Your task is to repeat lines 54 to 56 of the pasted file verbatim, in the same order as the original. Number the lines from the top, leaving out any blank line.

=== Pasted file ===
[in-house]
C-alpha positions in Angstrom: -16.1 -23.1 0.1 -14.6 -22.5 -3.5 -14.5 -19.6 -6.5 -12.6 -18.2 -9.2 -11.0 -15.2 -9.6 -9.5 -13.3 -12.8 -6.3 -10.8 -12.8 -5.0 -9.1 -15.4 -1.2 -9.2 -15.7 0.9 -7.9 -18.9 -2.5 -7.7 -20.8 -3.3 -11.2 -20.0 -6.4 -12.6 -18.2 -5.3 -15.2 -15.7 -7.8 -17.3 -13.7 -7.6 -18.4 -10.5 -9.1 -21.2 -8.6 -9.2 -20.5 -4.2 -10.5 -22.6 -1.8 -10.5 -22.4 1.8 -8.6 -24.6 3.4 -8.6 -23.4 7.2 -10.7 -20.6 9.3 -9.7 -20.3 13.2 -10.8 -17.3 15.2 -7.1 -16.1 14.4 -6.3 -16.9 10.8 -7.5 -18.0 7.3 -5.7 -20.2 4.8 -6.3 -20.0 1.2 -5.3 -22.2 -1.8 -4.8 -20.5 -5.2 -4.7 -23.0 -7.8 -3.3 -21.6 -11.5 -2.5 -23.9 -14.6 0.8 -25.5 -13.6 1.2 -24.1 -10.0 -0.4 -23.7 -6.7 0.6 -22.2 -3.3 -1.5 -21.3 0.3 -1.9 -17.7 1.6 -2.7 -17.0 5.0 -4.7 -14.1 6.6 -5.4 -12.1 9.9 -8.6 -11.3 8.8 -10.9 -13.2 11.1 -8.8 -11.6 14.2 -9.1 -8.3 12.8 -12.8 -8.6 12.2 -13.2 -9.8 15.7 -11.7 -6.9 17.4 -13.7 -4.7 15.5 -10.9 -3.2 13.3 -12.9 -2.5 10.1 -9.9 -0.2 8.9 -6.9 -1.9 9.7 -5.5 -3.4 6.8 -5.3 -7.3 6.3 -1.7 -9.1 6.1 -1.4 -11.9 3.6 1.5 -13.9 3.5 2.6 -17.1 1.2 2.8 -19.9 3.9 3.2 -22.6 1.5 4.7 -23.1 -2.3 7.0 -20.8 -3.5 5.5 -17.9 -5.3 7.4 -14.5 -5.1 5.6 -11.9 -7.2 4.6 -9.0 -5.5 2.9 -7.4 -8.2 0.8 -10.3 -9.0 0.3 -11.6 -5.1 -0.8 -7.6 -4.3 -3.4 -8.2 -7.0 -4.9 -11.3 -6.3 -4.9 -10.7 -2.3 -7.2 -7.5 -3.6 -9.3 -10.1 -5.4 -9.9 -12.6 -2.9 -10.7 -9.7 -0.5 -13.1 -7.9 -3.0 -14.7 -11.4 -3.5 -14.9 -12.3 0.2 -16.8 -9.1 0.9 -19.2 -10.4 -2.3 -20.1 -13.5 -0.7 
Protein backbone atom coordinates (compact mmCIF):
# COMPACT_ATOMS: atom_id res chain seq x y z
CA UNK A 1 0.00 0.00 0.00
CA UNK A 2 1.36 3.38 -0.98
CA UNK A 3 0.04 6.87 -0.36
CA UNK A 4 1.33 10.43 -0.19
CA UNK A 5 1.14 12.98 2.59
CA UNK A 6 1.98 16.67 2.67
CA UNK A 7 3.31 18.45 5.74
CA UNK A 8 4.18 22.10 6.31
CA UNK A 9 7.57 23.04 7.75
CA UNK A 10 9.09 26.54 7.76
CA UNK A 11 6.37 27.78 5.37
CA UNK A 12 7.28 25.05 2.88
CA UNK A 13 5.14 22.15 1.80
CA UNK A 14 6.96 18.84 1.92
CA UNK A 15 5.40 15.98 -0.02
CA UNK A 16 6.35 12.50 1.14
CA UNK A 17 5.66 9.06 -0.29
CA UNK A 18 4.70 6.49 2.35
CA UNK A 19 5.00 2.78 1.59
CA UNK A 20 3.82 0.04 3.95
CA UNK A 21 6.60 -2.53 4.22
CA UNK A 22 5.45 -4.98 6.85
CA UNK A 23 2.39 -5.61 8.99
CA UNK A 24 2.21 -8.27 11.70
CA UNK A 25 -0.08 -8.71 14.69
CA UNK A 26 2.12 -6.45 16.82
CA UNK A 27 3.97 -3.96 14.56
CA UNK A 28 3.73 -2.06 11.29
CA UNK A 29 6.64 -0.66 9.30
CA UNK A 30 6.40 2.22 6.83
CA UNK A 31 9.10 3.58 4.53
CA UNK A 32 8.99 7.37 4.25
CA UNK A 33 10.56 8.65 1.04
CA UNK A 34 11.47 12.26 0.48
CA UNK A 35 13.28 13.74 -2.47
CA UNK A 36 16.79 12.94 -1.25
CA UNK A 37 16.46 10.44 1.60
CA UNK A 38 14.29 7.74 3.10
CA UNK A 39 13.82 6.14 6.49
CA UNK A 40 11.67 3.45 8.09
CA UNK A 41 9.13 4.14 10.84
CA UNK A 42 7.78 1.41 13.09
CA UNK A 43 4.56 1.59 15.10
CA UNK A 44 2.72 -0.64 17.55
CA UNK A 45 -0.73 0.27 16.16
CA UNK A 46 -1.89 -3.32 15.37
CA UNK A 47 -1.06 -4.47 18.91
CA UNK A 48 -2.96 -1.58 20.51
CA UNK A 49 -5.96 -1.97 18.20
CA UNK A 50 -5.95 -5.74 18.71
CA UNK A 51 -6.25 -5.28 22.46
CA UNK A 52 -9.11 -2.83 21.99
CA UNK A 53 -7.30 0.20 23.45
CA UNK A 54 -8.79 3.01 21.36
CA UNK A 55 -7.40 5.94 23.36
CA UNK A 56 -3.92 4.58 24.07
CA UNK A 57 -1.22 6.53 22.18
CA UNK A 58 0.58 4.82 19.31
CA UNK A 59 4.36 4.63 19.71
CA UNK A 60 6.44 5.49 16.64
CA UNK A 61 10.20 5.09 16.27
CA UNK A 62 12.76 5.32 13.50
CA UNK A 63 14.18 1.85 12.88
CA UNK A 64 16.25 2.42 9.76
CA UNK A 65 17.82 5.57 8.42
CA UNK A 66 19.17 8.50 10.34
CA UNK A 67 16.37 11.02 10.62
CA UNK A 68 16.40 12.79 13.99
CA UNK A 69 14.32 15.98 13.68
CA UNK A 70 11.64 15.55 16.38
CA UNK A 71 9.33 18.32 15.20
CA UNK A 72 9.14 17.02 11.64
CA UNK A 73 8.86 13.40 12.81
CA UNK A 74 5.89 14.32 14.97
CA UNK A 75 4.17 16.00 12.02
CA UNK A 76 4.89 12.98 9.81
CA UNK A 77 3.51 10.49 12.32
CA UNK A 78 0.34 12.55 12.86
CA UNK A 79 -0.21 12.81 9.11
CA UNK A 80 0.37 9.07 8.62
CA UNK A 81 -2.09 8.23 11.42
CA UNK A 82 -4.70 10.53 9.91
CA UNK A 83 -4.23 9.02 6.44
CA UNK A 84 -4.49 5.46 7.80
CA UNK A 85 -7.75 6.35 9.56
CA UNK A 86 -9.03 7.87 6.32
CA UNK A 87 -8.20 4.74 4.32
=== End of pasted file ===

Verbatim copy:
CA UNK A 50 -5.95 -5.74 18.71
CA UNK A 51 -6.25 -5.28 22.46
CA UNK A 52 -9.11 -2.83 21.99